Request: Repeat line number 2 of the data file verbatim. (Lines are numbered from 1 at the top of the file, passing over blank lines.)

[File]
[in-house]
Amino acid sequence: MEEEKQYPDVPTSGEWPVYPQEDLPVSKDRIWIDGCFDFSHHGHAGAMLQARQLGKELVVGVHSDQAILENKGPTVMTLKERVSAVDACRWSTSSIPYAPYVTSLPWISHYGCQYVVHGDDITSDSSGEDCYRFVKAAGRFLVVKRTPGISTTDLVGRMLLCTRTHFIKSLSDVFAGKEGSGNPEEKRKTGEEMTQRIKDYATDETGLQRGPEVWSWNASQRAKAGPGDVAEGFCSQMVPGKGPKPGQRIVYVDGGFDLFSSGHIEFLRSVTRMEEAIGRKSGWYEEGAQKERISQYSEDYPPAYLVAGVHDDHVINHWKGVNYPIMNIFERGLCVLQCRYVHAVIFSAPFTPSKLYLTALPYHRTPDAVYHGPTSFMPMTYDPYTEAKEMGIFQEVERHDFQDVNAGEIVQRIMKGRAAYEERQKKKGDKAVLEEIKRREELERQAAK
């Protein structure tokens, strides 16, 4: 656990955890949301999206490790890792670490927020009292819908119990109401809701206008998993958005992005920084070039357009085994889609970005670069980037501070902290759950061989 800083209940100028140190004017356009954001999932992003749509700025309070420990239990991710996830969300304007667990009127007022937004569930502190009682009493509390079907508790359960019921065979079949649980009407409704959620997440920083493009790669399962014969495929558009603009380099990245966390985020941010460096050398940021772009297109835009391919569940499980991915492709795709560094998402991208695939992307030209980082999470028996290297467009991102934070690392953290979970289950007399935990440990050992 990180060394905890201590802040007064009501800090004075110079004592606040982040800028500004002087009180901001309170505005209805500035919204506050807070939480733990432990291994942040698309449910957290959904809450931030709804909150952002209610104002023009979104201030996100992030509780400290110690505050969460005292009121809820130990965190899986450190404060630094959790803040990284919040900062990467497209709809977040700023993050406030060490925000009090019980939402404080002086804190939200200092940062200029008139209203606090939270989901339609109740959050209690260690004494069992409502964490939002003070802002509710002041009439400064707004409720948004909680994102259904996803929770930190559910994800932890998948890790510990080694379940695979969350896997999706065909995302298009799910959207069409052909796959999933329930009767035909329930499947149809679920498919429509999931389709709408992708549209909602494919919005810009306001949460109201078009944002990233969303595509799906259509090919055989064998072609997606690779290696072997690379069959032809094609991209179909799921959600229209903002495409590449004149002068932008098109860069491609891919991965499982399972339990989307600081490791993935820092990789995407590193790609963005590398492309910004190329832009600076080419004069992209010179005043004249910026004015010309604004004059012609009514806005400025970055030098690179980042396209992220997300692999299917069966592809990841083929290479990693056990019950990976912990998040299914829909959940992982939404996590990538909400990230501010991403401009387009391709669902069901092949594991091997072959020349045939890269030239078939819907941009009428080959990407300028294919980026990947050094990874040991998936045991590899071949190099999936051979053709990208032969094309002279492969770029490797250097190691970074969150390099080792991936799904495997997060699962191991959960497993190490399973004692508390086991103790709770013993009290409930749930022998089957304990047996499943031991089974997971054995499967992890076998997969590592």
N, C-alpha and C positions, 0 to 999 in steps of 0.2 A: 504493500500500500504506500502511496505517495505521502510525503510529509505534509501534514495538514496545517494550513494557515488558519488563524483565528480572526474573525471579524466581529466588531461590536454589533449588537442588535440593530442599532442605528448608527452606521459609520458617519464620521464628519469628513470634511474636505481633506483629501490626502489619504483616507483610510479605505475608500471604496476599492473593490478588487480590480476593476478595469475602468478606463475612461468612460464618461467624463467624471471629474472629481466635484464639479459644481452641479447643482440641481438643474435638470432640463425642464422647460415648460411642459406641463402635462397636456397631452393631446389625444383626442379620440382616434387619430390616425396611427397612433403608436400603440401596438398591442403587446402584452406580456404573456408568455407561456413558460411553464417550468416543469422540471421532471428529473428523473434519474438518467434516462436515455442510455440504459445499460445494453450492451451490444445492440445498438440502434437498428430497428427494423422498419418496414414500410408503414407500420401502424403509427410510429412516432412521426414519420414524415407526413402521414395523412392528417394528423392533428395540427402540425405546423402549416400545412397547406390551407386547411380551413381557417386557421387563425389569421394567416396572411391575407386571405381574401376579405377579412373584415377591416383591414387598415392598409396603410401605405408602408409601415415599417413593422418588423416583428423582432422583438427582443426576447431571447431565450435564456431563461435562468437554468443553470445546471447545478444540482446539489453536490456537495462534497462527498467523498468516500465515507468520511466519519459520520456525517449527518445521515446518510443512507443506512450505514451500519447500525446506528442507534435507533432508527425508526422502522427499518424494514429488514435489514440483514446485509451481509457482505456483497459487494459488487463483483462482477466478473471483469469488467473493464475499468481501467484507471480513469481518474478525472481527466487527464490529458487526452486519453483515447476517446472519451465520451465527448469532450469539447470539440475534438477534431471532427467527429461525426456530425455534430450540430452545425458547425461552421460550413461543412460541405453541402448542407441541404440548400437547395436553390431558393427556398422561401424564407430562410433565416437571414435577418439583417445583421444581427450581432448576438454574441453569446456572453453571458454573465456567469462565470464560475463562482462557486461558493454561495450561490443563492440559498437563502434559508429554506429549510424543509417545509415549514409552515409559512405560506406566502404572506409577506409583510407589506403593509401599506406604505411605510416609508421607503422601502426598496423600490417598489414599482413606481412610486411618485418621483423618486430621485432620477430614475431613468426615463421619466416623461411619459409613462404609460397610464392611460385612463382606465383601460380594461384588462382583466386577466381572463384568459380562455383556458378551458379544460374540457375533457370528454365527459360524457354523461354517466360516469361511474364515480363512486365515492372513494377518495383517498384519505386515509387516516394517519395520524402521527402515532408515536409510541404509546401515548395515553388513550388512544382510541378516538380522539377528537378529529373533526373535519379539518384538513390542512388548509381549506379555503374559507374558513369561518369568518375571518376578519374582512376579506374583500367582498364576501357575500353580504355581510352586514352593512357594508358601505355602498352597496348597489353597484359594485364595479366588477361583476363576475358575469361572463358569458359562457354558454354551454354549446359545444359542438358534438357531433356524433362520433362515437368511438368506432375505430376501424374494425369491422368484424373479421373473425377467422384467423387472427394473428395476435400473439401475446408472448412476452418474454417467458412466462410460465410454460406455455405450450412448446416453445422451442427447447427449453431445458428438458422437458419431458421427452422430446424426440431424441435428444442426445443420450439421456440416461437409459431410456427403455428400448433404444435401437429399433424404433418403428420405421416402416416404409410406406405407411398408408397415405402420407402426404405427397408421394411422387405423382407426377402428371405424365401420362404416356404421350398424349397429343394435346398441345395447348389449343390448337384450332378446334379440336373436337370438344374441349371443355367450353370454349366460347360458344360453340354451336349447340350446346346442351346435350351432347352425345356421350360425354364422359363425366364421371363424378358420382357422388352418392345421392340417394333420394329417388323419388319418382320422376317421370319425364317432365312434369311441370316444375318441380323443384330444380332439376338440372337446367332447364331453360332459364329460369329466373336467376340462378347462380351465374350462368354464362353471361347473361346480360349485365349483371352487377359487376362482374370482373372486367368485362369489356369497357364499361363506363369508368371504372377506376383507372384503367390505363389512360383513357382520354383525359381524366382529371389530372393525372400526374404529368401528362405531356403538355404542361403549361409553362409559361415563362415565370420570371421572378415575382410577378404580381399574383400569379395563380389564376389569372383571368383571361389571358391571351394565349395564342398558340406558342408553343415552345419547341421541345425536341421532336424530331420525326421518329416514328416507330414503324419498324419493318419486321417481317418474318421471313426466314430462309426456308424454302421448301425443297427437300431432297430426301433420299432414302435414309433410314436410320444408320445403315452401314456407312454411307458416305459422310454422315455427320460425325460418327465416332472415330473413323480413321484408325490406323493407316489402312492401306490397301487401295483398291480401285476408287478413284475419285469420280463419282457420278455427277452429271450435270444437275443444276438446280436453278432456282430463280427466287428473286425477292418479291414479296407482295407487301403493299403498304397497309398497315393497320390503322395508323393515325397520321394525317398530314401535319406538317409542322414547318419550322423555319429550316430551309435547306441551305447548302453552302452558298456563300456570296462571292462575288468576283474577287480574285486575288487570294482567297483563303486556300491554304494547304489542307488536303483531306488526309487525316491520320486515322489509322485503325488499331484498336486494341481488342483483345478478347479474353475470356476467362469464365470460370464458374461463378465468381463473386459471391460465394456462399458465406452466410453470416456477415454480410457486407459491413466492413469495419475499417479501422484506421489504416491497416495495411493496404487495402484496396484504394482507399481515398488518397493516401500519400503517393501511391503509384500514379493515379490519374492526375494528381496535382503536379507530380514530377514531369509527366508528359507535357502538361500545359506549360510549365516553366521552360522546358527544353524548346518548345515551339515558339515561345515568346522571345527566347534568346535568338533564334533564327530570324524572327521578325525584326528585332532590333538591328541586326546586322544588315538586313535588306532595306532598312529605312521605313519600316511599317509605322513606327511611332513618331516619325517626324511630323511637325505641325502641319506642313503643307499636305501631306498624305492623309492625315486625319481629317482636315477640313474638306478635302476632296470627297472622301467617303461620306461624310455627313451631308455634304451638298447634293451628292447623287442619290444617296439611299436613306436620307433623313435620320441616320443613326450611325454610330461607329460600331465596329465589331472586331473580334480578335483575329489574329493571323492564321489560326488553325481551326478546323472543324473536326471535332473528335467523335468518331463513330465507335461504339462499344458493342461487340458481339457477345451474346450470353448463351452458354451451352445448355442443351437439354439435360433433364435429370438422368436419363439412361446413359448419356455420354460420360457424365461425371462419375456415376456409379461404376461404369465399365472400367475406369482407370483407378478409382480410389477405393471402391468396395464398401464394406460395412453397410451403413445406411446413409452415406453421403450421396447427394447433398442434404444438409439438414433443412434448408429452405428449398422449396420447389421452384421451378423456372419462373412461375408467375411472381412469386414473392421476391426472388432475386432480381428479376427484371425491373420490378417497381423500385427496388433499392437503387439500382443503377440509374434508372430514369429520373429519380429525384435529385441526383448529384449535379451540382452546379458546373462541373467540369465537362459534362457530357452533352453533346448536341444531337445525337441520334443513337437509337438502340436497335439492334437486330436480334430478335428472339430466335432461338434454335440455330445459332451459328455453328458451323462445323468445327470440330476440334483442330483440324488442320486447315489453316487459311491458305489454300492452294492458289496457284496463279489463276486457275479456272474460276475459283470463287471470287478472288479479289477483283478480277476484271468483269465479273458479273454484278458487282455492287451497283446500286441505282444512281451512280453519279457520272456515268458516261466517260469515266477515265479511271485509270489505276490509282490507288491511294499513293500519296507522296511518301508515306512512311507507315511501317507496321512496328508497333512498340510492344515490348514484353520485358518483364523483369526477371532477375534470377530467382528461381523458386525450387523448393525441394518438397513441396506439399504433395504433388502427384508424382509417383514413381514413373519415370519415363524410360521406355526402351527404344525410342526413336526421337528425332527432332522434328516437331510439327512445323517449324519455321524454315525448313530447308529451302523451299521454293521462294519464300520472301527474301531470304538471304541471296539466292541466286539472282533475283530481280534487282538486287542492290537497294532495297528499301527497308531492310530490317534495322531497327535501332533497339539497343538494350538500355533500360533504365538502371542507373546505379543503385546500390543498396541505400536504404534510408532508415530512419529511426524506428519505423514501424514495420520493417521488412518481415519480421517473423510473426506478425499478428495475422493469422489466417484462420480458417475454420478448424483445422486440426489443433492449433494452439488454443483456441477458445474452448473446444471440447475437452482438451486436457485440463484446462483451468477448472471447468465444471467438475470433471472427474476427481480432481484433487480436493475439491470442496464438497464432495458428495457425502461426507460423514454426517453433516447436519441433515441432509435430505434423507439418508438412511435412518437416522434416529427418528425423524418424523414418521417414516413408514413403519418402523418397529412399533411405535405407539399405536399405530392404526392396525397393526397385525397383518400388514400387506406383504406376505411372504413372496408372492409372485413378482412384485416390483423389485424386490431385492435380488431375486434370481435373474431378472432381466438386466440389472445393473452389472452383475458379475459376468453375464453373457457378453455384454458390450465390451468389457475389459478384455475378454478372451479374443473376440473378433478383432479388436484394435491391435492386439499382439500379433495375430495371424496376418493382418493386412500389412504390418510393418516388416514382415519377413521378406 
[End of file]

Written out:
Amino acid sequence: MEEEKQYPDVPTSGEWPVYPQEDLPVSKDRIWIDGCFDFSHHGHAGAMLQARQLGKELVVGVHSDQAILENKGPTVMTLKERVSAVDACRWSTSSIPYAPYVTSLPWISHYGCQYVVHGDDITSDSSGEDCYRFVKAAGRFLVVKRTPGISTTDLVGRMLLCTRTHFIKSLSDVFAGKEGSGNPEEKRKTGEEMTQRIKDYATDETGLQRGPEVWSWNASQRAKAGPGDVAEGFCSQMVPGKGPKPGQRIVYVDGGFDLFSSGHIEFLRSVTRMEEAIGRKSGWYEEGAQKERISQYSEDYPPAYLVAGVHDDHVINHWKGVNYPIMNIFERGLCVLQCRYVHAVIFSAPFTPSKLYLTALPYHRTPDAVYHGPTSFMPMTYDPYTEAKEMGIFQEVERHDFQDVNAGEIVQRIMKGRAAYEERQKKKGDKAVLEEIKRREELERQAAK